A lot of people are enjoying Robert Scheidt (BRA) in this competition and he's well-known for his speed, especially downwind. Here's something that may not be as well-known - his reading of the wind going upwind.
One of my roommates is Kristian Ruth (NOR) and he told me an interesting story about Race 5 yesterday. He and Robert were about even in the mid-teens on the run, and for the first part of the next beat. There was no speed difference between them. Robert then tacked away for 30 seconds and then tacked back again to catch the edge of a wind line that put him in more pressure sooner and longer. When Kristian tacked, Robert was 50 meters in front and went on to finish 2nd. Kristian finished 15th. I asked Kristian if he saw what Robert saw and he said no.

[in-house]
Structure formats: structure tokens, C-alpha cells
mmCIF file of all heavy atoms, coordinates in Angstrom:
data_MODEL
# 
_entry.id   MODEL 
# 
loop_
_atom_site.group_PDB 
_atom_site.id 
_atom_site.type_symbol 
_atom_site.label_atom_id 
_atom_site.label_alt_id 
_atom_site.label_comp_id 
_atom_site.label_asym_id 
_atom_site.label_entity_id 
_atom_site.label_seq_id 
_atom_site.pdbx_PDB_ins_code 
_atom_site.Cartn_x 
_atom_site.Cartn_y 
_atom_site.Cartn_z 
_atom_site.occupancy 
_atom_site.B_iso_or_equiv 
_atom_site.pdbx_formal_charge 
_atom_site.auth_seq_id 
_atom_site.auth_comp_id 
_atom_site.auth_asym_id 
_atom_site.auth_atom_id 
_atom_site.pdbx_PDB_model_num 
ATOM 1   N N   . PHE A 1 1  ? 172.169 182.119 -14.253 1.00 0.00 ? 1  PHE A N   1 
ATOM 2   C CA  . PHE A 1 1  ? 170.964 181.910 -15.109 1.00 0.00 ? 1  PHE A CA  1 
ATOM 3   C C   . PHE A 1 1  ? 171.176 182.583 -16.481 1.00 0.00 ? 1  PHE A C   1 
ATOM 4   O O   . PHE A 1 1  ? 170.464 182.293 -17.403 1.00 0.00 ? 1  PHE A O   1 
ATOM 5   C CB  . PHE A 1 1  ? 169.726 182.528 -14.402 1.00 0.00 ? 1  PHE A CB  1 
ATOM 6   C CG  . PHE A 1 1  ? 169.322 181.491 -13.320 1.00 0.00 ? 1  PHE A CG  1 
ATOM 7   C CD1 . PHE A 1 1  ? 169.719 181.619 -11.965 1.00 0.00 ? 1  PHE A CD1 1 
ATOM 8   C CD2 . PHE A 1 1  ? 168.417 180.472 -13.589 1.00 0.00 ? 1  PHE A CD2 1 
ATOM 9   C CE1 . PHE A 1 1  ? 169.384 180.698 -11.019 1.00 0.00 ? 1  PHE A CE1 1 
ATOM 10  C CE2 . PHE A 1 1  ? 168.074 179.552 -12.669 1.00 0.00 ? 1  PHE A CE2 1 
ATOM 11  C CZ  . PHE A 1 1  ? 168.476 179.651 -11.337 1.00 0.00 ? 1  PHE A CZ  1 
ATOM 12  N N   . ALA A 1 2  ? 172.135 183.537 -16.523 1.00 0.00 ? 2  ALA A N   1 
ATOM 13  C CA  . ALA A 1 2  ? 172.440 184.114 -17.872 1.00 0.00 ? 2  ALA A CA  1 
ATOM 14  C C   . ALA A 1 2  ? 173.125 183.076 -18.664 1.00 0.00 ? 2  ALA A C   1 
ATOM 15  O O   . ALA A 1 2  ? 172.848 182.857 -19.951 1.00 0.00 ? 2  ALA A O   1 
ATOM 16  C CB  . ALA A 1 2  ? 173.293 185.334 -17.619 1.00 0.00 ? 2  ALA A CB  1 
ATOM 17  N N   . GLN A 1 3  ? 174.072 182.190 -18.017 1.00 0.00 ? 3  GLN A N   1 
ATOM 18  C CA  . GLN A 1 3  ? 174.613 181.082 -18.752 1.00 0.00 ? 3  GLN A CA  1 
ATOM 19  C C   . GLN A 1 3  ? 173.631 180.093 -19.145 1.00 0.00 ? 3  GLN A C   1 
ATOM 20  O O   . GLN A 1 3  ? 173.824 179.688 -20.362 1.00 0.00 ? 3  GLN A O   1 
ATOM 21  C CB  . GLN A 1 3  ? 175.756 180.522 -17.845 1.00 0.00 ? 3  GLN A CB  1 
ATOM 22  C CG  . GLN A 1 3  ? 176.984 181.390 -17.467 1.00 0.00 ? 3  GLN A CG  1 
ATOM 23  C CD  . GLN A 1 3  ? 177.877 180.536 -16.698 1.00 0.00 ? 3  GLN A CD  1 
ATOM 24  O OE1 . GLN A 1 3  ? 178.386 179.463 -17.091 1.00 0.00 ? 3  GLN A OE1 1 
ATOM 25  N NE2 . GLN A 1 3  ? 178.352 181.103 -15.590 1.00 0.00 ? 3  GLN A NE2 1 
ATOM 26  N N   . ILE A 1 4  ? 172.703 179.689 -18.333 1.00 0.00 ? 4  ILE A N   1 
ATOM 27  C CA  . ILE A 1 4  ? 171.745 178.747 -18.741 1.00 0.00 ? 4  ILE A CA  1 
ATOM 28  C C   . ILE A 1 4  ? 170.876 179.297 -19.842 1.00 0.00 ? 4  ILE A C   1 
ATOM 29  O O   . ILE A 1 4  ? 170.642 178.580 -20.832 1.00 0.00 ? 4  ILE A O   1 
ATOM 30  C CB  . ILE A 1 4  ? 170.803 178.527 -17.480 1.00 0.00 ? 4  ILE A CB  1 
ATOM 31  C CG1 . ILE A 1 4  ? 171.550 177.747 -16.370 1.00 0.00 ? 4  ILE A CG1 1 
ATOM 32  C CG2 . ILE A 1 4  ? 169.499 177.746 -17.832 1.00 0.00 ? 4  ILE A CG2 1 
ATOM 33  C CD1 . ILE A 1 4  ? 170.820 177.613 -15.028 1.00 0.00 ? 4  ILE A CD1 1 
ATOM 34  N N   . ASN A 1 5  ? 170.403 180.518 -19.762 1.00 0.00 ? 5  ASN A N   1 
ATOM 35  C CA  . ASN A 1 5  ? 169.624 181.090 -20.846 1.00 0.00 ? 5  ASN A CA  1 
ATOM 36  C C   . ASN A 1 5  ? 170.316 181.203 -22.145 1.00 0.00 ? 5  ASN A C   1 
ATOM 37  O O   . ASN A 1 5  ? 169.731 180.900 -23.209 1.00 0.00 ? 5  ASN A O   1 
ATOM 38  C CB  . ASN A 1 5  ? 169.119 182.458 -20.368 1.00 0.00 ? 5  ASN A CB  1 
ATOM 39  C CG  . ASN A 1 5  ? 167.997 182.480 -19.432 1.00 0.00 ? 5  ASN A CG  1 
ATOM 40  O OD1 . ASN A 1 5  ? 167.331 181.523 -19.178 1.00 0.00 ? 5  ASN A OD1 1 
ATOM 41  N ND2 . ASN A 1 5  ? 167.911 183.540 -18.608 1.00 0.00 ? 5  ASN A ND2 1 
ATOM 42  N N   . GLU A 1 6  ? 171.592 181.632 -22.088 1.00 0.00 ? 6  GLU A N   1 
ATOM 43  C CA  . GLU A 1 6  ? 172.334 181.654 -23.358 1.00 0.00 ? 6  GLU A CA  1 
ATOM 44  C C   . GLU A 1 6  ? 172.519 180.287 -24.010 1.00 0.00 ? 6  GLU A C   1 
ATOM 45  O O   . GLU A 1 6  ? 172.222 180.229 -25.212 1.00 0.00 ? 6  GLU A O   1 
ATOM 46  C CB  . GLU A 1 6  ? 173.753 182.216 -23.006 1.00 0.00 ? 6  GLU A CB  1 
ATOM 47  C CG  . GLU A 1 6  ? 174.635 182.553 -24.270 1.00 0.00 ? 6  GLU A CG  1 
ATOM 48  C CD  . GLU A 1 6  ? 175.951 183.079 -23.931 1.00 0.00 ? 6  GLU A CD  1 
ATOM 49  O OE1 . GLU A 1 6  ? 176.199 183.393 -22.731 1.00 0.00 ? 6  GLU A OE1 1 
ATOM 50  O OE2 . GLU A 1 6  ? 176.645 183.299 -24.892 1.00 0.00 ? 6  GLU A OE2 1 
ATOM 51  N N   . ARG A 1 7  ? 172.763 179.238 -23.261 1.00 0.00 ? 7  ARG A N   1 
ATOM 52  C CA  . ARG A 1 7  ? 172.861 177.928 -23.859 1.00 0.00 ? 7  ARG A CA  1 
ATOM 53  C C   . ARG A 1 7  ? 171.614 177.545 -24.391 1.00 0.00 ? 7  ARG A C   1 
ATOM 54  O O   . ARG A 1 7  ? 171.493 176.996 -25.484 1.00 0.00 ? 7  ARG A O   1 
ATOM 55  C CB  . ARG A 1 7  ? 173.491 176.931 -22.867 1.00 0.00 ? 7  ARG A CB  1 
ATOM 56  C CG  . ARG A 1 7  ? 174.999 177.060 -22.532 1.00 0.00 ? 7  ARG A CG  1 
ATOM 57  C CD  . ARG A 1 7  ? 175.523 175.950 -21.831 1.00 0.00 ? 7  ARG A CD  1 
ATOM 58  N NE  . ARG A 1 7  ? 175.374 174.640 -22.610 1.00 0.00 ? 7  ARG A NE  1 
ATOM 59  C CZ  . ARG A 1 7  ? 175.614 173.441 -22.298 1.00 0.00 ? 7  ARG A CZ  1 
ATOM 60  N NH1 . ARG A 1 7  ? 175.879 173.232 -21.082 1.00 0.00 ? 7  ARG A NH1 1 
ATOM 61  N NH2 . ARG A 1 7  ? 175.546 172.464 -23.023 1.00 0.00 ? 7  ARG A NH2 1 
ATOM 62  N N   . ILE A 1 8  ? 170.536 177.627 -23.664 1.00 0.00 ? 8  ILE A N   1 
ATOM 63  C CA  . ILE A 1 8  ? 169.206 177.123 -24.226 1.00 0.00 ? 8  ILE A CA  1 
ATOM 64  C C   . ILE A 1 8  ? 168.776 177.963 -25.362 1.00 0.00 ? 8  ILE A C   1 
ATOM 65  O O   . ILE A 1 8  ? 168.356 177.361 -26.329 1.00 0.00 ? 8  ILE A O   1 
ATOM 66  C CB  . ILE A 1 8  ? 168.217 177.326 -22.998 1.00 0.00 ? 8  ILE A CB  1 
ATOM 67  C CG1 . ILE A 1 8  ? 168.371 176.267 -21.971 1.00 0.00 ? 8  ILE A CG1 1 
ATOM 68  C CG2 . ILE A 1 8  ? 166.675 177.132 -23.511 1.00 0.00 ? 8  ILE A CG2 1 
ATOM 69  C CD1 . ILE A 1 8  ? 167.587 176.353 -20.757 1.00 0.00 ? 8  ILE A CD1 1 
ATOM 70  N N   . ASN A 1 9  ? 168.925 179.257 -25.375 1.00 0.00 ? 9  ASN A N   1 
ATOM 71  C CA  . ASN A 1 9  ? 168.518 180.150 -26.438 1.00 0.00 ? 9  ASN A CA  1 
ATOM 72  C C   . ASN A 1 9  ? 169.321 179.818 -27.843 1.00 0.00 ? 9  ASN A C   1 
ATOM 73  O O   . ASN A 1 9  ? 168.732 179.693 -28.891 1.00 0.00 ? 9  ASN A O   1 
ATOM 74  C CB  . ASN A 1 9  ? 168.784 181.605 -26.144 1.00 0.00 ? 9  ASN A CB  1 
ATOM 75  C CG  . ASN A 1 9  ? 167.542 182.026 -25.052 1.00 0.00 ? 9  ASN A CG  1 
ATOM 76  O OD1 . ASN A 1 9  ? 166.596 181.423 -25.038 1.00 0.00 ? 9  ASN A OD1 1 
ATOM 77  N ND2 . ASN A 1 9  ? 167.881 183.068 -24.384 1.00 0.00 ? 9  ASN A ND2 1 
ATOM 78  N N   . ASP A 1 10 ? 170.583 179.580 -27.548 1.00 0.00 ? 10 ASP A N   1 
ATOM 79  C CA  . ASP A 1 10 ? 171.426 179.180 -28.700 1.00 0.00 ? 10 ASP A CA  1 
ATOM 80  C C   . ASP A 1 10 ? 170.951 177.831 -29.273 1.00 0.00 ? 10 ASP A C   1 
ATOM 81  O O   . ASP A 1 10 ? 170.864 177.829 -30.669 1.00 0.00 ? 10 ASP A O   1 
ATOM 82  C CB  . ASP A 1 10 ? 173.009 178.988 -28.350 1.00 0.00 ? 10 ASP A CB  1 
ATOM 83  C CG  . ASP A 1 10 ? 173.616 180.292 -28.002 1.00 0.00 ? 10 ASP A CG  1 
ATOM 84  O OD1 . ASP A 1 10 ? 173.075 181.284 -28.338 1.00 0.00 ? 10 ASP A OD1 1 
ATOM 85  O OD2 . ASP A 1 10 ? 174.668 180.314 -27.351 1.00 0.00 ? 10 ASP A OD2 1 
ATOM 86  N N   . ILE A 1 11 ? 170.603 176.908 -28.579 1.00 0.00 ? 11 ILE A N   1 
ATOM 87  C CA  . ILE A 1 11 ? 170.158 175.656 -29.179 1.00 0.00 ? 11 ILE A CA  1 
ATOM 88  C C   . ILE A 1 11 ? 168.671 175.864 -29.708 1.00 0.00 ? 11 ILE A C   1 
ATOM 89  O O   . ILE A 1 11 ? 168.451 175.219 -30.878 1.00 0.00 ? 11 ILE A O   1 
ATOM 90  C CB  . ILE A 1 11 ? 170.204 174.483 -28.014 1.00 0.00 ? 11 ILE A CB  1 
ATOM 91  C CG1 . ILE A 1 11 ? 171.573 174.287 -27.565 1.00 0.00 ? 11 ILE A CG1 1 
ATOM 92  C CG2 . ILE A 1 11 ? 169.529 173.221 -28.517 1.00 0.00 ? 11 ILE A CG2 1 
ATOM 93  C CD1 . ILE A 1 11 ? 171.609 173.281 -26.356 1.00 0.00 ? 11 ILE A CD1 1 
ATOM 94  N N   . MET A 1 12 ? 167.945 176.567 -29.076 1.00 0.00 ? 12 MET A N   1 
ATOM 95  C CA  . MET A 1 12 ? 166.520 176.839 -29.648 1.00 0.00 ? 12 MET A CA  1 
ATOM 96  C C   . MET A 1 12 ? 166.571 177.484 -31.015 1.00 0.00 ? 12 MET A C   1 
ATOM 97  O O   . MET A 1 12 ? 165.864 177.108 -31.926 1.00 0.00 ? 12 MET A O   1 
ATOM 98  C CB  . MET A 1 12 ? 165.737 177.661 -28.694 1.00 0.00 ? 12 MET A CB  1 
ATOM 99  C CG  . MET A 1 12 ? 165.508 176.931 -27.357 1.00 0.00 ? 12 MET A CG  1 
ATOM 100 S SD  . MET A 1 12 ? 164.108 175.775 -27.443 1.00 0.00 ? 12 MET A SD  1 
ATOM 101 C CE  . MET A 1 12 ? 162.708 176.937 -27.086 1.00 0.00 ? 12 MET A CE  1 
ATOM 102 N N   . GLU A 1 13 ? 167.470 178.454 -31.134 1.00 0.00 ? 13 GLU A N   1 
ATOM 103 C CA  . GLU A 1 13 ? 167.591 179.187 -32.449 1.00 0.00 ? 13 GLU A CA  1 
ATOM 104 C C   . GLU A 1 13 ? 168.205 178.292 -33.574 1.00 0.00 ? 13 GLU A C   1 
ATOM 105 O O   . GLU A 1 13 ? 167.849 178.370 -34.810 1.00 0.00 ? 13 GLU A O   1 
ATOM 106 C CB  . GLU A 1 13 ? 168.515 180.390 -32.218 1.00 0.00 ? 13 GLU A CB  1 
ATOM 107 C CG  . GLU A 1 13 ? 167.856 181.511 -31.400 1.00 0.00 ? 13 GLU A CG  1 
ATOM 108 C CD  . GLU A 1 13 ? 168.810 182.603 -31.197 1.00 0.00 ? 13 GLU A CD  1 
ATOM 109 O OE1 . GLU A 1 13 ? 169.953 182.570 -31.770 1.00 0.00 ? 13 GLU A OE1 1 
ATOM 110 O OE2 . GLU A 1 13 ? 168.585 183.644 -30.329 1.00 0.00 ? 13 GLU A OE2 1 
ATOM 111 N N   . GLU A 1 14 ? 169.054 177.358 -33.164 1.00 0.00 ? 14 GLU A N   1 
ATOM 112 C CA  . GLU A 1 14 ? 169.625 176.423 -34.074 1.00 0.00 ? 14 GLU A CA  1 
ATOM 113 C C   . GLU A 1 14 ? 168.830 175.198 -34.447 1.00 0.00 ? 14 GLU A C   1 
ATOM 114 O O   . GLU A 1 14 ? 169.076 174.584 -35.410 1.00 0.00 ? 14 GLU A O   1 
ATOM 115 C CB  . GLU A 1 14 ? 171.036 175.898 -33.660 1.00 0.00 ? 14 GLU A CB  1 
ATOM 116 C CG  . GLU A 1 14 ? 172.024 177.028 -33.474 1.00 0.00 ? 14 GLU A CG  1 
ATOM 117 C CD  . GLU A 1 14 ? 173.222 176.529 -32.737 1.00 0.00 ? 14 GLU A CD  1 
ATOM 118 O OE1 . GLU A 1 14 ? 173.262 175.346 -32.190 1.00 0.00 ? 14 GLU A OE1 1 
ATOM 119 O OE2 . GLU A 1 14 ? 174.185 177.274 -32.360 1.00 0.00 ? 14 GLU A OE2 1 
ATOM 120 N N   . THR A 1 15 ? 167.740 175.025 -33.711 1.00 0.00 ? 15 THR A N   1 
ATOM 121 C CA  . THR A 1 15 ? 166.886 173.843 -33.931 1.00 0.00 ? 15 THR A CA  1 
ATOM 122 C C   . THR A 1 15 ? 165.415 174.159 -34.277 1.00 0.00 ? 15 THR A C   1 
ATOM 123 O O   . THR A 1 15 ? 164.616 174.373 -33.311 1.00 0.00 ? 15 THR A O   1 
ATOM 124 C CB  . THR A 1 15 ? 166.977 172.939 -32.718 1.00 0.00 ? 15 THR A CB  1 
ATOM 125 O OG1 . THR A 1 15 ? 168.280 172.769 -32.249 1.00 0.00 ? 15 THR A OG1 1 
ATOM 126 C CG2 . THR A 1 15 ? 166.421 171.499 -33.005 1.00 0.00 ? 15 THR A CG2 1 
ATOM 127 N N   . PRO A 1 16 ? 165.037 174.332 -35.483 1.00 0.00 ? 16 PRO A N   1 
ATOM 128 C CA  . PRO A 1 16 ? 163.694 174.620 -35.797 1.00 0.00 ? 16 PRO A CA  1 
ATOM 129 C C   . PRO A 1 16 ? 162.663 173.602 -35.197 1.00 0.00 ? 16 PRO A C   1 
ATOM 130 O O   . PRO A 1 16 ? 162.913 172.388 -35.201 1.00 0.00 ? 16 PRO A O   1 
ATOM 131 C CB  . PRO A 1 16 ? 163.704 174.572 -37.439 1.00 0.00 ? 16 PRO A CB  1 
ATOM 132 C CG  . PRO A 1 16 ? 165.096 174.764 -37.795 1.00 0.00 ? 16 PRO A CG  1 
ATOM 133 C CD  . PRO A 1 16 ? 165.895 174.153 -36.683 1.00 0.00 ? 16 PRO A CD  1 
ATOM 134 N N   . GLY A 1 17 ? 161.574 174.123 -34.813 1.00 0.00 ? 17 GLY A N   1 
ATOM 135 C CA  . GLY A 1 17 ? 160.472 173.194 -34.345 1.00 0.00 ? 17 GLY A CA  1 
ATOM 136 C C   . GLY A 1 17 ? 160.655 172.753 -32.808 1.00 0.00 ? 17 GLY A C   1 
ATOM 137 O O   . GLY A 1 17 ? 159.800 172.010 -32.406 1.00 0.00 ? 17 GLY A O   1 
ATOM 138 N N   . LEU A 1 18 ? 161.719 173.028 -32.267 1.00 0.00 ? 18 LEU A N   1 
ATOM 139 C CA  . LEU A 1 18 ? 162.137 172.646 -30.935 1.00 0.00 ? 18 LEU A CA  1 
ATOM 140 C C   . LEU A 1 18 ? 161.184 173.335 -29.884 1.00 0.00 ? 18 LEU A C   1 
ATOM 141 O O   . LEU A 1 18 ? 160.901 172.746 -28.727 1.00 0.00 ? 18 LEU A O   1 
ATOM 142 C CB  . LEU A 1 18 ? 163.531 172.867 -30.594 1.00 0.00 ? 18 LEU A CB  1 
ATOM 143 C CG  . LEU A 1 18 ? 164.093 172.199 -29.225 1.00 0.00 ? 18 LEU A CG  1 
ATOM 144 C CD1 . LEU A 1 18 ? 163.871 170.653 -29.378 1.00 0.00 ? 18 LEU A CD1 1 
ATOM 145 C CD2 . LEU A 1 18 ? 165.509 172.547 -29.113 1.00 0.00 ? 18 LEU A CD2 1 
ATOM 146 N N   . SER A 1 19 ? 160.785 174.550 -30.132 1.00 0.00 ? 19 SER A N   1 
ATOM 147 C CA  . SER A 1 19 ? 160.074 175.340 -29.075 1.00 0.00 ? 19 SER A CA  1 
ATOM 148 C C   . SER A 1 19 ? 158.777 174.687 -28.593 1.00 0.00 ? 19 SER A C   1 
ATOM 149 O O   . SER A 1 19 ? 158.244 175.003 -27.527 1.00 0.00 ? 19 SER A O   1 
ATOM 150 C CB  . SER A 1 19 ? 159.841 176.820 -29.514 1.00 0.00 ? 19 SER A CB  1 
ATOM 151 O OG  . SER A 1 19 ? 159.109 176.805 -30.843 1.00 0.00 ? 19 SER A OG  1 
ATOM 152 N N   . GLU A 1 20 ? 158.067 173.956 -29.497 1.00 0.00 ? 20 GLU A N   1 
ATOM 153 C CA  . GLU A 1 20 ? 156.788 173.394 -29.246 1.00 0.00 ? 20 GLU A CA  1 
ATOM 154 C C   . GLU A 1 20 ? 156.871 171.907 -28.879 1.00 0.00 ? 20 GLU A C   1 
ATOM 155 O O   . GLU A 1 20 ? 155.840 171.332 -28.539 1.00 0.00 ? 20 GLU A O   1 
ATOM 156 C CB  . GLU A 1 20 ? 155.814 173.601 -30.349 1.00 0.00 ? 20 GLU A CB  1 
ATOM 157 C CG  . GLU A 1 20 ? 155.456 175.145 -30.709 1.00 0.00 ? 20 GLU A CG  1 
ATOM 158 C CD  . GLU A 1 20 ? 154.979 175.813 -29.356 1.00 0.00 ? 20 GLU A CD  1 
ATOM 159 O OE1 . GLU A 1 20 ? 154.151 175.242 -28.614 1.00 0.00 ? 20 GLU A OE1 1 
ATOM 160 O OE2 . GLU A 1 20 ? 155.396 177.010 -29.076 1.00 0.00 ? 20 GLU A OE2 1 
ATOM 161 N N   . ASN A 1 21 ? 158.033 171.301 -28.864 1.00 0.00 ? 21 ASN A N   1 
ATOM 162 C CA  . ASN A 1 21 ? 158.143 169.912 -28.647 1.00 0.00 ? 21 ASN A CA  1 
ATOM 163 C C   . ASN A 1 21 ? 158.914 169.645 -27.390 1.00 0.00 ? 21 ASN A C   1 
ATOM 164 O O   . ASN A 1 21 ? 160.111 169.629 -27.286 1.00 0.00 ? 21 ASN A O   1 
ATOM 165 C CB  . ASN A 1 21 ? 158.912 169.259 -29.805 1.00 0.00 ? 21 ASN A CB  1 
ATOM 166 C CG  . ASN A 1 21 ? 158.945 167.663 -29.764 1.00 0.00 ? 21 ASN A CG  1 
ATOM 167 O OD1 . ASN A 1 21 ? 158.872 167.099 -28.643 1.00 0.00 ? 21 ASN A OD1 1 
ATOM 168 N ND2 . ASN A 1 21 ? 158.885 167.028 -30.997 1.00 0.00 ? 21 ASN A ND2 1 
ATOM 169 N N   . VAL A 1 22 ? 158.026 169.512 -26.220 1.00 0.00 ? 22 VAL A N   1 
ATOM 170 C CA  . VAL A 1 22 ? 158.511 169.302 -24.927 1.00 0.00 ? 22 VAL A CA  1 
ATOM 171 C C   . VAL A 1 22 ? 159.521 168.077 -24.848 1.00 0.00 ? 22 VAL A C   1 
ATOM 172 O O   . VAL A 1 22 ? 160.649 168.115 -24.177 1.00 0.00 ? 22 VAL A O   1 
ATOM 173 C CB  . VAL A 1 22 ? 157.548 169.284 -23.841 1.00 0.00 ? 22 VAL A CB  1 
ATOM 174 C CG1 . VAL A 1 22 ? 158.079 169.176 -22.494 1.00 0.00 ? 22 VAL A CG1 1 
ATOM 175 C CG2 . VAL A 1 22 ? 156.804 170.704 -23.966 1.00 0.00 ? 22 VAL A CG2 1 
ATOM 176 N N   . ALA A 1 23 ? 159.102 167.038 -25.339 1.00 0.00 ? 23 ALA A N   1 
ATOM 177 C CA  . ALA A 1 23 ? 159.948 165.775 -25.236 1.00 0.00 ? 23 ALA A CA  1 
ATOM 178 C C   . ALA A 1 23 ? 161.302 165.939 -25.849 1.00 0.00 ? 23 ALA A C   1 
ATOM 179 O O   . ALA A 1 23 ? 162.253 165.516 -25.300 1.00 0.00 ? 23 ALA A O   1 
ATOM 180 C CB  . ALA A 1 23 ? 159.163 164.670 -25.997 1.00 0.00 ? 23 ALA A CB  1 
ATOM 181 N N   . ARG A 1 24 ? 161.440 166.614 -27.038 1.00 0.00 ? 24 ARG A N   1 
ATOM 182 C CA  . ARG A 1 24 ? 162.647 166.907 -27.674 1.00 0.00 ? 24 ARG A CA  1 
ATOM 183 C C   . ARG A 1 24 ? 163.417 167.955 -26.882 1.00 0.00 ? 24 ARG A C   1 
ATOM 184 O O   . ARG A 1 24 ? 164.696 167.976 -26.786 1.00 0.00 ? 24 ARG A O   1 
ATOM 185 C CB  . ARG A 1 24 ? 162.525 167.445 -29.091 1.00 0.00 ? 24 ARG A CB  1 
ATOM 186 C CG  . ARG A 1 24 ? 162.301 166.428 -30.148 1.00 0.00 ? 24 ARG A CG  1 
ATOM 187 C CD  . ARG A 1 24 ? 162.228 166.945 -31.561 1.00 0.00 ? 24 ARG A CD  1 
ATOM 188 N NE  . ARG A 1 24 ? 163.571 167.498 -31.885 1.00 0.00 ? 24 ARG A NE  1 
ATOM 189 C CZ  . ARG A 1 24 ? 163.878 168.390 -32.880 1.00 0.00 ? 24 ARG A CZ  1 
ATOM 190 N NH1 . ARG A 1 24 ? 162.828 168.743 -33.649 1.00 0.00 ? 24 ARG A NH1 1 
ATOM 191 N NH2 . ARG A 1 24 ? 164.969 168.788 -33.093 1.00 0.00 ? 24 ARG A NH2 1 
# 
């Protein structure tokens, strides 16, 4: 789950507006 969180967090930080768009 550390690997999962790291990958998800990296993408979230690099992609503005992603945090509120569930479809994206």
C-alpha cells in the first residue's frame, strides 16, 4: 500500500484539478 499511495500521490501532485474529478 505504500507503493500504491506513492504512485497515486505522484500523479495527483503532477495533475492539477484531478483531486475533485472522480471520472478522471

The breeze today shifted to the north and was lighter. The first race started in about 4 knots and this increased to about 8 knots. The waves are the gentle chop you can expect in open water. The shifts were 20º and pretty random. People feel that rolled sails are an advantage in these conditions. There were about 20 yellow flags handed out today and you'll hear the whistles in the video.
Robert had a 28, his drop, and another bullet. I tried to focus on him and between races, you'll see a short close-up video of his setup for these conditions. You'll also wee a video of him starting the next race near the boat, waiting for a port-tack lane to develop, and then tack and duck one boat to go right and win the race.
One other thing to report... others are carving, jibing, and trying to catch waves going downwind. In the conditions today, Robert heads straight downwind.
Olympic Silver Medalist Pavlos Kontides (CYP) has sailed with great consistency and is 5 points back but has a drop of only 10, which is pretty amazing. I've watched him start and he likes being near the pin and always seems to get away with a good lane.
[Warning - this video might make you seasick]
|Rain on the way ...